bring back a good day.
you know, when kites were cool
and lemonade painted bedroom walls
in a not-so-crass way, and no one
seemed to give up so much and
pick at points lacking lead, graphite,
or whatever stains a callused thumb
rubbing on tabletops, over and over
while a phone gets lost in cranberry
cushions and mice start to sing
parodies of songs that we couldn’t
imagine capable of graduating
to something even more ridiculous.
it can’t hurt to smile more, I hope.
Cat No. 82 of the 500 Cats Project
“no anonymity for trial, error, and…”
Diane Sawyer, there was never anonymity. There isn’t any, even in the subtle tolerance high school and college provide. Leave Britney alone! Here’s the part where she cries…
I currently write on the kitchen counter, headphones overbearing like the glare of everyday drosophila. The bullet planner’s now a host for lists, phrases overheard, and brands with new commercials playing songs I don’t want to lose track of. I listen to interviews from 2003, late into the night, well after reading what’s conventionally relevant sometime around noon. I eat my cereal with bits of banana, and soon, I’ll walk out for more sweet fruit that cues the flies’ song before I open the window that invites the least light.
The hallway’s angrier than usual, someone’s girlfriend arguing about how she should’ve been the green Power Ranger, ignoring suggestions to order pizza and sit back calmly with a cold Mike’s Hard Lemonade. I pour myself more cereal, sing David Bowie’s “Five Years” three times in a row because I’m sickly fond of the thought of a beautiful person unaware he’s in a song. Like a girl with her headphones behind a brick wall as I’m sitting in a car of a friend driving by, a friend who knowingly misses my apartment complex because wasting gas surpasses several hours alone in its vocalized comforts.
The afternoon brought the best nap in perhaps the last three weeks. No headache, bruised thighs, or wrists not wanting to work. Of course, I ate cereal before falling asleep, three bananas spread like a fan across the counter. No sunlight found. I only smelled rain and reminded myself that the library still charges thirty-five cents per item, per day that it lingers on the table. I wrote a list of every book I probably took home since I was twelve years old. An Egg on Three Sticks remains a novel I want to reread.
I opened that book a long time ago. Fourteen years. 2003. Yeah, that sounds about right.
oil and water
across your pavement.
I hear it’s called “life.”
let all suspense
enamor the thoughts
rustling in struck trees.
I watched as your sister
grabbed the sugar
and poured it down like morning milk.
she opened the door
just after you left
and clutched her sides, engorged.
you carried the hose
pointed at an angle
while she told you the diet worked.
Cat No. 50 of the 500 Cats Project
These were the shoes I excitedly told my therapist about when asked if my Spring Break was a happy one. For the first time I went to the mall with a group of friends my parents didn’t suspect to harbor corrupting ideologies, nor exhibit improper behaviors. It was the first time I ate at a food court with people other than family, kids my age. It was the first time someone explicitly scolded me for being a tad bit judgmental. One of the girls caught my slight scowl as she told us of her makeout session in some abandoned house. She scowled back. “Don’t give me that look.” I smiled the rest of the day, bought a blouse because I liked how it cloaked the mannequin in the window. My therapist smirked at these shoes, nothing more to say than “Such exciting colors.”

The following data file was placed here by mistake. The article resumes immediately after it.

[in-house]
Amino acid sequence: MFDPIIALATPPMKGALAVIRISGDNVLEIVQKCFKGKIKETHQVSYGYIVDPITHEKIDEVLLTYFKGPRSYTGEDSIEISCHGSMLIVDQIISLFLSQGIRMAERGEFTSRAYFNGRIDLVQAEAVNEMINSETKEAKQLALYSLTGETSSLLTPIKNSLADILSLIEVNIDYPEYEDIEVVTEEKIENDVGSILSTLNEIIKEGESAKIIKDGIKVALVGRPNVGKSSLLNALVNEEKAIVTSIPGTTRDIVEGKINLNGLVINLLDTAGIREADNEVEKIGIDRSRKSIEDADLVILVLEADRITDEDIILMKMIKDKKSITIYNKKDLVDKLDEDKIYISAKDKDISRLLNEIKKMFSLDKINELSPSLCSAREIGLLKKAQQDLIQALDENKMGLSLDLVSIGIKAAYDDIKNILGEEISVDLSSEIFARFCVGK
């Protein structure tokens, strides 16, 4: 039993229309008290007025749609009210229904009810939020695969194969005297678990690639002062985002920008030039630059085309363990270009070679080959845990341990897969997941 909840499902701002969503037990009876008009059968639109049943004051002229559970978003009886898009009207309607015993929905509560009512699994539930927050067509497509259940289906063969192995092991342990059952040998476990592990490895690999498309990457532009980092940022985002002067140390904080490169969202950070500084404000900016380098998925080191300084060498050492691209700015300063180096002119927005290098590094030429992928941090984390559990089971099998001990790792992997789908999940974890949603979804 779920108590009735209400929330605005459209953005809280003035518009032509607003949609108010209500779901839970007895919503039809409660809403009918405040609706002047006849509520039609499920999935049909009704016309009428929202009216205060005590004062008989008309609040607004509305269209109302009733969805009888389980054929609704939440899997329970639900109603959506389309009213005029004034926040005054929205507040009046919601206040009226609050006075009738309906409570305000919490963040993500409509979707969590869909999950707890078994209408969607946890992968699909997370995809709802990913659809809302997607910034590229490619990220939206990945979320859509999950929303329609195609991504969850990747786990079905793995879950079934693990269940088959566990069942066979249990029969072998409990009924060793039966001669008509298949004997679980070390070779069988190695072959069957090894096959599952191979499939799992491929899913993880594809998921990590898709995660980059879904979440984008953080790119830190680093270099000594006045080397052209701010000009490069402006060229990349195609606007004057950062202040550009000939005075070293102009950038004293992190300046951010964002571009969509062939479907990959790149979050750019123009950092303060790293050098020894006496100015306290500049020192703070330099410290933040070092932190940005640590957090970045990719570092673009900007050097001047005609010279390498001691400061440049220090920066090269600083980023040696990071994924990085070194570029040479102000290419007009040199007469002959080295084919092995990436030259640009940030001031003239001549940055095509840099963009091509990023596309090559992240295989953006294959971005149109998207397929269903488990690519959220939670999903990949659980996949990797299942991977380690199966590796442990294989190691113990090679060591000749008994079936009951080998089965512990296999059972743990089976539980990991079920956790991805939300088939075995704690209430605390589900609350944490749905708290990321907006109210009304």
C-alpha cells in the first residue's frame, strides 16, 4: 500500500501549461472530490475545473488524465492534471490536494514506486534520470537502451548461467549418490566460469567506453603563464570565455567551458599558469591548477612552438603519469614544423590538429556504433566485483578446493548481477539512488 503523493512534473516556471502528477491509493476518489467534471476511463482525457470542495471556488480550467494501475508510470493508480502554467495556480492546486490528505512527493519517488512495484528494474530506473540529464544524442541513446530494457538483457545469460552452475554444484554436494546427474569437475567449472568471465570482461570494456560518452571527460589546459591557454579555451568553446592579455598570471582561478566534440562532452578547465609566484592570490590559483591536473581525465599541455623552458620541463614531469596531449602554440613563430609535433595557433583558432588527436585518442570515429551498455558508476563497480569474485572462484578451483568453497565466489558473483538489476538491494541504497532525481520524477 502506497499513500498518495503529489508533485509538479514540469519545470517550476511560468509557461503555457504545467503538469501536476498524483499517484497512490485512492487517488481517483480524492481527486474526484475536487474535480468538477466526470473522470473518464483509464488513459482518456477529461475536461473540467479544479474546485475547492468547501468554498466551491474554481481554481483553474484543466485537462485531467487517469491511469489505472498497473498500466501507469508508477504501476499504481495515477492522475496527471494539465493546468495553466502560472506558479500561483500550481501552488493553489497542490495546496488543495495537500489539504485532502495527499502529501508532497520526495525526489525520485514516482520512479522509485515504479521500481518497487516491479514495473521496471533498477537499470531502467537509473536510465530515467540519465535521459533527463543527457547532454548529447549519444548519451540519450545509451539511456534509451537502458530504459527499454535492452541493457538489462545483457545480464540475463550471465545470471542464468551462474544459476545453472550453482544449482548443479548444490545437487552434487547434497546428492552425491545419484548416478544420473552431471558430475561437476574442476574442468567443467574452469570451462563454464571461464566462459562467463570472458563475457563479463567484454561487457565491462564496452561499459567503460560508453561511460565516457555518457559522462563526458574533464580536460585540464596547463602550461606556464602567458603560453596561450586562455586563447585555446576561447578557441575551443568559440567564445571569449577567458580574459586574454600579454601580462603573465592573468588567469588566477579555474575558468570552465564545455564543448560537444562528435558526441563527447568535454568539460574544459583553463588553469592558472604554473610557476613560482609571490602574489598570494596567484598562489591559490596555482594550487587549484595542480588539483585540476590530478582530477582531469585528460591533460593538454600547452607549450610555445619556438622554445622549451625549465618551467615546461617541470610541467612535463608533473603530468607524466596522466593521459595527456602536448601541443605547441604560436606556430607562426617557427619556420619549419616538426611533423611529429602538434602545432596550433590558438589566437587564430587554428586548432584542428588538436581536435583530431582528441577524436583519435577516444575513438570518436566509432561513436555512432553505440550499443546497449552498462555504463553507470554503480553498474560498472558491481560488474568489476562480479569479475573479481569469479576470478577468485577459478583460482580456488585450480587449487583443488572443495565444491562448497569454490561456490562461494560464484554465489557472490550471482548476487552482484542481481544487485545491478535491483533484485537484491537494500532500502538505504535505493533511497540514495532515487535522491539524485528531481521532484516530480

The first time I went to a dance, I wore similar shoes, my shoulders covered by a black cardigan as I walked through school doors in a hot pink strapless dress. My ankles, strapped and pained by the morning’s cross country race, endured the robotic steps to a dance I knew nothing about. My improvisations were laughable, the only semi-creative move I had all too similar to the bend-n’-snap from Legally Blonde. My friends called it The Pen Drop, a proposed strategy to catch the eye of any high school teacher I crushed on. The silly things we fantasize about at fifteen years of age.
The first time I went to a slumber party was the day before turning seventeen. My friend was in a military family, and while they often voiced to me their disagreements with my parents’ insulating practices, they earned my mother’s approval as people who could never be culpable of putting outlandish thoughts into their daughter’s head. Here, an older boy slept in the same room, where we all watched The Butterfly Effect and some film on existentialism he was recently obsessed with. The first time I was told I was with The Wrong Crowd was eighth grade. The girls were bad people, introducing me to shows such as Gilmore Girls and Ivy League universities. It wasn’t the first time that I was told I just wasn’t smart enough for such things. The slumber party was a nice reprieve from the social hiatus (or grounding) that followed from those middle school friendships.
Come to think of it, the last time I felt accepted was at age seventeen. Still I had my self esteem and a confidence to help me prove to myself that I’m not as dull as was consistently told. But over time the disassociation got worse, the static of disconnect crackling as I try to do simple things, like ordering a pizza by phone. Maybe, more specifically, I haven’t accepted myself. Not in a long while.
Many firsts to follow. Getting better comes first.